From its very first episode, Succession showed the Roy children panicked by the distinct possibility of Logan’s impending death. He recovers, and Kendall, Shiv and Roman trudge forward in their quests to become the heir. Logan’s mortality looms over the conscience of every major character in the show as they position themselves for life post-patriarch, but that life usually feels like a distant world. Of course, the show is literally called Succession. In retrospect, Logan’s death was less of a possibility throughout the show and more of a certainty. It was only ever a matter of when. But the writing was so good that collectively, we seemed to forget as an audience that this show always implied a successor was in store. Logan’s brute strength, mental toughness and toxic resilience bled through the cracks of the show so strongly we forgot to remember that he was always going to die.

Then, in the third episode of season four, “Connor’s Wedding”, Roman answers a phone call from his estranged brother-in-law, Tom Wambsgans. The kids are at their older brother’s wedding—on a boat set to depart for the Statue of Liberty, where the ceremony will occur—in a quiet room. Logan is on a plane, en route to Sweden, missing his oldest son’s big day to attempt a money squeeze out of the deal with Lukas Matsson and Swedish tech giant GoJo. Tom, who betrayed his wife Shiv to get closer with Logan, is on board. When the fateful medical emergency first happens, Tom tries to call his estranged bride to no avail, then rings Roman. Likely picking up in hopes of gleaning intel about the GoJo deal, Roman hears Tom say: “Your dad is very sick.”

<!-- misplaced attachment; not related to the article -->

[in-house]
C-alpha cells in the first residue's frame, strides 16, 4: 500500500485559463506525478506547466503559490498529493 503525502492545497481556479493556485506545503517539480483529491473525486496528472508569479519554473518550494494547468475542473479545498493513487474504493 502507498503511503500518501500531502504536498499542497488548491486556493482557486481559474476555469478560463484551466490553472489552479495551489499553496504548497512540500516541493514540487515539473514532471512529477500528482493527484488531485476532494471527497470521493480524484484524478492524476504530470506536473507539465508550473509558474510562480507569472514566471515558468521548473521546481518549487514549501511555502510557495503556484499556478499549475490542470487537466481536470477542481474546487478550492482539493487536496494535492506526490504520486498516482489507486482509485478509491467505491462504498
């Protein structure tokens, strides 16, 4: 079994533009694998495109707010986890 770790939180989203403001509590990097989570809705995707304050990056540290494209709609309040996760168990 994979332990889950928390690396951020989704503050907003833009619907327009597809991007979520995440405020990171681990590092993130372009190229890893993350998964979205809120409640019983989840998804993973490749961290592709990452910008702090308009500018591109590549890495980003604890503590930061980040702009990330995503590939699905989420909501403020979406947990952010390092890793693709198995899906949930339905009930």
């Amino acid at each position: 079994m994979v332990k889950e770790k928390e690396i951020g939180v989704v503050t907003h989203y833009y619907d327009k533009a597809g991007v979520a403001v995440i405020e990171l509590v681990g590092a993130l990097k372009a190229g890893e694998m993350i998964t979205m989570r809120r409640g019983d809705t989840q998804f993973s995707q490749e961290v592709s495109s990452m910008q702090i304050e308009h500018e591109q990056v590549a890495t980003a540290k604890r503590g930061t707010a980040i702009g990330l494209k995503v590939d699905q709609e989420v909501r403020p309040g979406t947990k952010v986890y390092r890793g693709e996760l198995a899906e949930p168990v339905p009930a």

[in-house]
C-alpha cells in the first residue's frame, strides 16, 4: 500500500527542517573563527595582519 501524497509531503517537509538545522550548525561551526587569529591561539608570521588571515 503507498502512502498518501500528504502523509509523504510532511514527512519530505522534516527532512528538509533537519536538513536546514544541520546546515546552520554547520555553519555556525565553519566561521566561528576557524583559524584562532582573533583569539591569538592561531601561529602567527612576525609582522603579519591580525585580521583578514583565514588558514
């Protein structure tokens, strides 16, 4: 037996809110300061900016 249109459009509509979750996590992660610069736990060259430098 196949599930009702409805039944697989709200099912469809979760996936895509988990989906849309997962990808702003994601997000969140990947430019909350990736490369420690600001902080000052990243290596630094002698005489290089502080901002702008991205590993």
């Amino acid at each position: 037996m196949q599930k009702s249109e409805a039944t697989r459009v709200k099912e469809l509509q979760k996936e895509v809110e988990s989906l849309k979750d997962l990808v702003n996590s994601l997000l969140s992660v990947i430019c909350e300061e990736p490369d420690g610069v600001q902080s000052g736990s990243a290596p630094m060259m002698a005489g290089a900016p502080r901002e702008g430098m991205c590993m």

Roman Roy’s world comes crashing down in that instant, soon followed by Kendall and later Shiv, who is pulled into the room to say her goodbyes. Tom explains that Logan is dead over the phone, without saying the word “dead,” which causes the siblings to struggle to process the news. They may have secretly wished he would die for years, but now that it’s finally happened, it’s all too sudden and jarring to handle. They’re about to watch their oldest sibling jump into a wedding born of convenience instead of love, on the precipice of a massively important moment for the future of their company, Waystar Royco, and their father just dropped dead 35,000 feet up in the sky.

Like everything that happens in both the Roys’ lives and our own, death almost never comes at a convenient time. There are no certified medical personnel on board, delaying the meeting with GoJo could ruin the deal and the entire family is currently drowning in dysfunction and infighting. It’s never said, but it’s evident that—much like my deep gloom inside a budget college apartment—the Roy kids didn’t expect to experience their dad’s demise miles away, on a boat, departing for Liberty Island to watch their half-brother’s sham marriage. This is their version of a grimy undergraduate apartment—it was never supposed to be like this.